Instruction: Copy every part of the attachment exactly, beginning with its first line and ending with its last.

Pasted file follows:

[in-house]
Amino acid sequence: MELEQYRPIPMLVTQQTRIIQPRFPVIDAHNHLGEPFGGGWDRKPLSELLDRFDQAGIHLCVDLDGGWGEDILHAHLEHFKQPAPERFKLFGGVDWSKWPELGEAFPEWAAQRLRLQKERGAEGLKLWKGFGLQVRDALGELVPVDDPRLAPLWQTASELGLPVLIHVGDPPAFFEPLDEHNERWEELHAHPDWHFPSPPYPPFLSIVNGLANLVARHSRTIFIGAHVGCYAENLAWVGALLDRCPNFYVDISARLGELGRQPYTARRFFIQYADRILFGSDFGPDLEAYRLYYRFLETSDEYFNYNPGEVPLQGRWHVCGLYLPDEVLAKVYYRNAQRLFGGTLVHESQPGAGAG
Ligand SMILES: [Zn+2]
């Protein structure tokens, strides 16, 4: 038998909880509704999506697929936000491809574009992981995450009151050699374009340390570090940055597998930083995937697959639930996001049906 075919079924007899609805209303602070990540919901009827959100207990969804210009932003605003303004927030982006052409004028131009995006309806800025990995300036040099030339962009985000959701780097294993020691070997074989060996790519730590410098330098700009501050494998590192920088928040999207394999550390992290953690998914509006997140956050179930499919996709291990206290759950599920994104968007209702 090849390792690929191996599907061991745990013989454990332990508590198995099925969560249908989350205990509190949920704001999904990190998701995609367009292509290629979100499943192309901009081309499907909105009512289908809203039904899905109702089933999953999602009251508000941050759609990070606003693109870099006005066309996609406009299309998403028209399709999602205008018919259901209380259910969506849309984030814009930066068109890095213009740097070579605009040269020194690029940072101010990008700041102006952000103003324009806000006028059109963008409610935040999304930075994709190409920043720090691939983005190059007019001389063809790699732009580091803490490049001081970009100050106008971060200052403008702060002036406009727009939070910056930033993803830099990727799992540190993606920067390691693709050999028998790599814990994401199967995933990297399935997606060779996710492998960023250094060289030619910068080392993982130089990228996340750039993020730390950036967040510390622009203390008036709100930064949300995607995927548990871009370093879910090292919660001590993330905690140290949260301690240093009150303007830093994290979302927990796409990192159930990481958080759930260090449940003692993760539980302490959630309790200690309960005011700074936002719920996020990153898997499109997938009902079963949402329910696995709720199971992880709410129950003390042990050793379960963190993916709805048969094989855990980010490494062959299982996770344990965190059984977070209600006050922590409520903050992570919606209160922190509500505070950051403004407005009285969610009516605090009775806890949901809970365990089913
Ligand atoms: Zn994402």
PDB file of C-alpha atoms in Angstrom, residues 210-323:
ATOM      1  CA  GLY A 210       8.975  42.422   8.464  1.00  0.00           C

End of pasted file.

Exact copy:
[in-house]
Amino acid sequence: MELEQYRPIPMLVTQQTRIIQPRFPVIDAHNHLGEPFGGGWDRKPLSELLDRFDQAGIHLCVDLDGGWGEDILHAHLEHFKQPAPERFKLFGGVDWSKWPELGEAFPEWAAQRLRLQKERGAEGLKLWKGFGLQVRDALGELVPVDDPRLAPLWQTASELGLPVLIHVGDPPAFFEPLDEHNERWEELHAHPDWHFPSPPYPPFLSIVNGLANLVARHSRTIFIGAHVGCYAENLAWVGALLDRCPNFYVDISARLGELGRQPYTARRFFIQYADRILFGSDFGPDLEAYRLYYRFLETSDEYFNYNPGEVPLQGRWHVCGLYLPDEVLAKVYYRNAQRLFGGTLVHESQPGAGAG
Ligand SMILES: [Zn+2]
């Protein structure tokens, strides 16, 4: 038998909880509704999506697929936000491809574009992981995450009151050699374009340390570090940055597998930083995937697959639930996001049906 075919079924007899609805209303602070990540919901009827959100207990969804210009932003605003303004927030982006052409004028131009995006309806800025990995300036040099030339962009985000959701780097294993020691070997074989060996790519730590410098330098700009501050494998590192920088928040999207394999550390992290953690998914509006997140956050179930499919996709291990206290759950599920994104968007209702 090849390792690929191996599907061991745990013989454990332990508590198995099925969560249908989350205990509190949920704001999904990190998701995609367009292509290629979100499943192309901009081309499907909105009512289908809203039904899905109702089933999953999602009251508000941050759609990070606003693109870099006005066309996609406009299309998403028209399709999602205008018919259901209380259910969506849309984030814009930066068109890095213009740097070579605009040269020194690029940072101010990008700041102006952000103003324009806000006028059109963008409610935040999304930075994709190409920043720090691939983005190059007019001389063809790699732009580091803490490049001081970009100050106008971060200052403008702060002036406009727009939070910056930033993803830099990727799992540190993606920067390691693709050999028998790599814990994401199967995933990297399935997606060779996710492998960023250094060289030619910068080392993982130089990228996340750039993020730390950036967040510390622009203390008036709100930064949300995607995927548990871009370093879910090292919660001590993330905690140290949260301690240093009150303007830093994290979302927990796409990192159930990481958080759930260090449940003692993760539980302490959630309790200690309960005011700074936002719920996020990153898997499109997938009902079963949402329910696995709720199971992880709410129950003390042990050793379960963190993916709805048969094989855990980010490494062959299982996770344990965190059984977070209600006050922590409520903050992570919606209160922190509500505070950051403004407005009285969610009516605090009775806890949901809970365990089913
Ligand atoms: Zn994402």
PDB file of C-alpha atoms in Angstrom, residues 210-323:
ATOM      1  CA  GLY A 210       8.975  42.422   8.464  1.00  0.00           C